Democrats to vote on sending impeachment charges for imminent Trump trial
WASHINGTON (Reuters) - The Democratic-led U.S. House of Representatives will vote on Wednesday to send formal impeachment charges against President Donald Trump to the Senate, lawmakers said on Tuesday, clearing the way for a trial set to begin in earnest early next week.
House Speaker Nancy Pelosi told a party meeting that she would also name the Democrats' team of "managers" who will lead the prosecution of Trump at the trial, Democratic congressman Henry Cuellar said.
GRAPHIC: Impeachment of U.S. President Donald Trump - https://graphics.reuters.com/USA-TRUMP-WHISTLEBLOWER/0100B2EZ1MK/index.html
Trump became only the third U.S. president to be impeached when the House last month approved charges that he abused his power by pressuring Ukraine to announce an investigation into Democratic rival Joe Biden and obstructed Congress.
Pelosi has delayed sending the charges to the Senate in an unsuccessful effort to get that chamber's Republican Majority Leader Mitch McConnell to agree to include new witness testimony that could be damaging to the Republican president.
The Senate is expected to acquit Trump, as none of its 53 Republicans have voiced support for ousting him, a step that would require a two-thirds majority in the 100-member Senate.
A Wednesday House vote would allow the Senate to begin considering the charges against Trump next week, McConnell said. The chamber will first tackle housekeeping duties, such as swearing in members and formally reading the two impeachment charges later this week, he said.
"We're assuming we're on the trial next Tuesday and I think that's the case," he told a news conference.
Among practical issues the Senate will consider this week are decisions on who is allowed onto the floor of the chamber during the trial and the placement of furniture to allow a trial setup.
All the U.S. senators present will act as the jury at the trial, which will be overseen by the head of the Supreme Court, Chief Justice John Roberts. A clash over Democrats' efforts to introduce new witnesses and documents as evidence will likely dominate the early part of the trial.
"If you want the truth, you have to have witnesses, you have to have documents," the top Democratic senator, Chuck Schumer, told reporters. "The president and the American people deserve nothing more than a fair, full, honest process," he said.
Trump has denied any wrongdoing and has dismissed his impeachment as a partisan bid to undo his 2016 election win as he tries to win re-election in November.
The White House said on Tuesday the trial was "purely political."
"It's out of a desire to gain more power. It has nothing to do with the rule of law by any stretch because the articles they came up with don't actually cite any crime. It's just to try and smear this president because they know they can't beat him at the ballot box," White House spokesman Hogan Gidley told Fox News.
The case against Trump is focused on a July 25 telephone call in which he asked Ukrainian President Volodymyr Zelenskiy to open a corruption investigation into former Vice President Biden and his son Hunter, and into a discredited theory that Ukraine, not Russia, meddled in the 2016 U.S. election.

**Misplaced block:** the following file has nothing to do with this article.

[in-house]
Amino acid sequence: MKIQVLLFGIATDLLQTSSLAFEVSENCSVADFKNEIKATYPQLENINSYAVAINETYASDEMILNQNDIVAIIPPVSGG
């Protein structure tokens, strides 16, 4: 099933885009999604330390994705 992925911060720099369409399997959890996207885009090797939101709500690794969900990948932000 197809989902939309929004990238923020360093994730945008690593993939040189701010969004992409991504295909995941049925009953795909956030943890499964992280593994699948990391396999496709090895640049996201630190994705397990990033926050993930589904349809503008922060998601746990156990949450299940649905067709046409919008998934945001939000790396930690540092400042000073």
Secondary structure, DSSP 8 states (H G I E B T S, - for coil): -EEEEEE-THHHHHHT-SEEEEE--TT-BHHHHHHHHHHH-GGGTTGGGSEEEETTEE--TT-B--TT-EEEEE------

Democrats say Trump abused his power by asking a foreign government to interfere in an American election for his own political benefit at the expense of U.S. national security.
Joe Biden, whose son served on the board of a Ukrainian gas company, is a leading candidate for the Democratic presidential nomination to face Trump in the Nov. 3 election.
The two articles of impeachment - or formal charges - against Trump include an accusation that he obstructed Congress' efforts to investigate him by instructing officials to ignore House committee subpoenas to testify or to produce documents at an earlier stage of the Ukraine investigation.
Democrats want to hear at the trial from current and former White House officials, such as former national security adviser John Bolton, for insight into Trump's pressure campaign on Ukraine that could be damaging for the president's defense.
McConnell said the chamber will hold a vote to decide whether to call witnesses at all. If that succeeds, he said Republicans likely will want to call witnesses of their own.
Pelosi could name up to 10 lawmakers as managers to argue the case against Trump, including House Intelligence Committee Chairman Adam Schiff, who spearheaded the impeachment probe, and House Judiciary Committee Chairman Jerrold Nadler.
The 1999 impeachment trial of then-President Bill Clinton lasted five weeks. If the Senate conducts its trial along those lines, as McConnell has suggested, that would mean lawmakers would still be considering charges against the president while the first nominating contests of the 2020 presidential election were underway in Iowa and New Hampshire.
That could make life difficult for the four senators who are running for the Democratic nomination: Elizabeth Warren, Michael Bennet, Amy Klobuchar and Bernie Sanders.
Republicans presume Biden would have been damaged politically by a Ukrainian probe into him and his son, but Trump and his allies have offered no evidence that they were involved in corruption in Ukraine.
A U.S. cybersecurity firm said on Monday that Russian military hackers tried to steal emails from the Ukrainian energy firm Burisma where Hunter Biden was on the board.
No U.S. president has been removed as a direct result of impeachment. Richard Nixon resigned in 1974 before he could be removed, while Andrew Johnson and Bill Clinton were impeached by the House, respectively in 1868 and 1998, but not convicted by the Senate.
(Reporting by David Morgan and Richard Cowan; Additional repoirting by Doina Chiacu and Susan Cornwell; Writing by Alistair Bell; Editing by Andy Sullivan, Jonathan Oatis and Bill Berkrot)
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